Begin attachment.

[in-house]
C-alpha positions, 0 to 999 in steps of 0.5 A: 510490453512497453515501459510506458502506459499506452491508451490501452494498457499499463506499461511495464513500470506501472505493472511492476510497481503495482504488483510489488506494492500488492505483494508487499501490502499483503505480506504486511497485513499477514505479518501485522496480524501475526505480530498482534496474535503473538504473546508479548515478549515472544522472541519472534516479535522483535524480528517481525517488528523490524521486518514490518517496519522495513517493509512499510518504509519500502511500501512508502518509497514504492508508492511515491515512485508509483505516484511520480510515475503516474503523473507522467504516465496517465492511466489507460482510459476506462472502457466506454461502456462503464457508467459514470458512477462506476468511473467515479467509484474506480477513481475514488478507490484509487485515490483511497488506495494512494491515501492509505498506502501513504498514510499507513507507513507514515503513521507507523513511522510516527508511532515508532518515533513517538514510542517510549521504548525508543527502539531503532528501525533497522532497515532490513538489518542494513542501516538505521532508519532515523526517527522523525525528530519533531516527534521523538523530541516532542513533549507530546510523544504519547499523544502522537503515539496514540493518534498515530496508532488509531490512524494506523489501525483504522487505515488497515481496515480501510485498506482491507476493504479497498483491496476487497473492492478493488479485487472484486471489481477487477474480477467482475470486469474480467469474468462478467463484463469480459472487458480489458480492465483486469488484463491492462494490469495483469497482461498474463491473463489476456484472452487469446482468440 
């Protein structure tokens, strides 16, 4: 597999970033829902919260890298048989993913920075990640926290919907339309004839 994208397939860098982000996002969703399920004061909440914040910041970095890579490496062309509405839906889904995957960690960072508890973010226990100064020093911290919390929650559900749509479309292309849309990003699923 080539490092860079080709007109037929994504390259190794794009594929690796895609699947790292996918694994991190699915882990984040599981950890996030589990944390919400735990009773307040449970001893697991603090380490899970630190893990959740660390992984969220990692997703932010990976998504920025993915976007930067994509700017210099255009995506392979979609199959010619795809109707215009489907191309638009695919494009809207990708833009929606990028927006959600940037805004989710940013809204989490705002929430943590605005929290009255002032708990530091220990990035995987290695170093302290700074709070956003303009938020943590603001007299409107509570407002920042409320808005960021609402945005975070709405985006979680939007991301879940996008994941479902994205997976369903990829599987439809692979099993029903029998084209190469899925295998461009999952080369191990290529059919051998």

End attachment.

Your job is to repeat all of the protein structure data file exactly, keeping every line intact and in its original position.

[in-house]
C-alpha positions, 0 to 999 in steps of 0.5 A: 510490453512497453515501459510506458502506459499506452491508451490501452494498457499499463506499461511495464513500470506501472505493472511492476510497481503495482504488483510489488506494492500488492505483494508487499501490502499483503505480506504486511497485513499477514505479518501485522496480524501475526505480530498482534496474535503473538504473546508479548515478549515472544522472541519472534516479535522483535524480528517481525517488528523490524521486518514490518517496519522495513517493509512499510518504509519500502511500501512508502518509497514504492508508492511515491515512485508509483505516484511520480510515475503516474503523473507522467504516465496517465492511466489507460482510459476506462472502457466506454461502456462503464457508467459514470458512477462506476468511473467515479467509484474506480477513481475514488478507490484509487485515490483511497488506495494512494491515501492509505498506502501513504498514510499507513507507513507514515503513521507507523513511522510516527508511532515508532518515533513517538514510542517510549521504548525508543527502539531503532528501525533497522532497515532490513538489518542494513542501516538505521532508519532515523526517527522523525525528530519533531516527534521523538523530541516532542513533549507530546510523544504519547499523544502522537503515539496514540493518534498515530496508532488509531490512524494506523489501525483504522487505515488497515481496515480501510485498506482491507476493504479497498483491496476487497473492492478493488479485487472484486471489481477487477474480477467482475470486469474480467469474468462478467463484463469480459472487458480489458480492465483486469488484463491492462494490469495483469497482461498474463491473463489476456484472452487469446482468440 
């Protein structure tokens, strides 16, 4: 597999970033829902919260890298048989993913920075990640926290919907339309004839 994208397939860098982000996002969703399920004061909440914040910041970095890579490496062309509405839906889904995957960690960072508890973010226990100064020093911290919390929650559900749509479309292309849309990003699923 080539490092860079080709007109037929994504390259190794794009594929690796895609699947790292996918694994991190699915882990984040599981950890996030589990944390919400735990009773307040449970001893697991603090380490899970630190893990959740660390992984969220990692997703932010990976998504920025993915976007930067994509700017210099255009995506392979979609199959010619795809109707215009489907191309638009695919494009809207990708833009929606990028927006959600940037805004989710940013809204989490705002929430943590605005929290009255002032708990530091220990990035995987290695170093302290700074709070956003303009938020943590603001007299409107509570407002920042409320808005960021609402945005975070709405985006979680939007991301879940996008994941479902994205997976369903990829599987439809692979099993029903029998084209190469899925295998461009999952080369191990290529059919051998």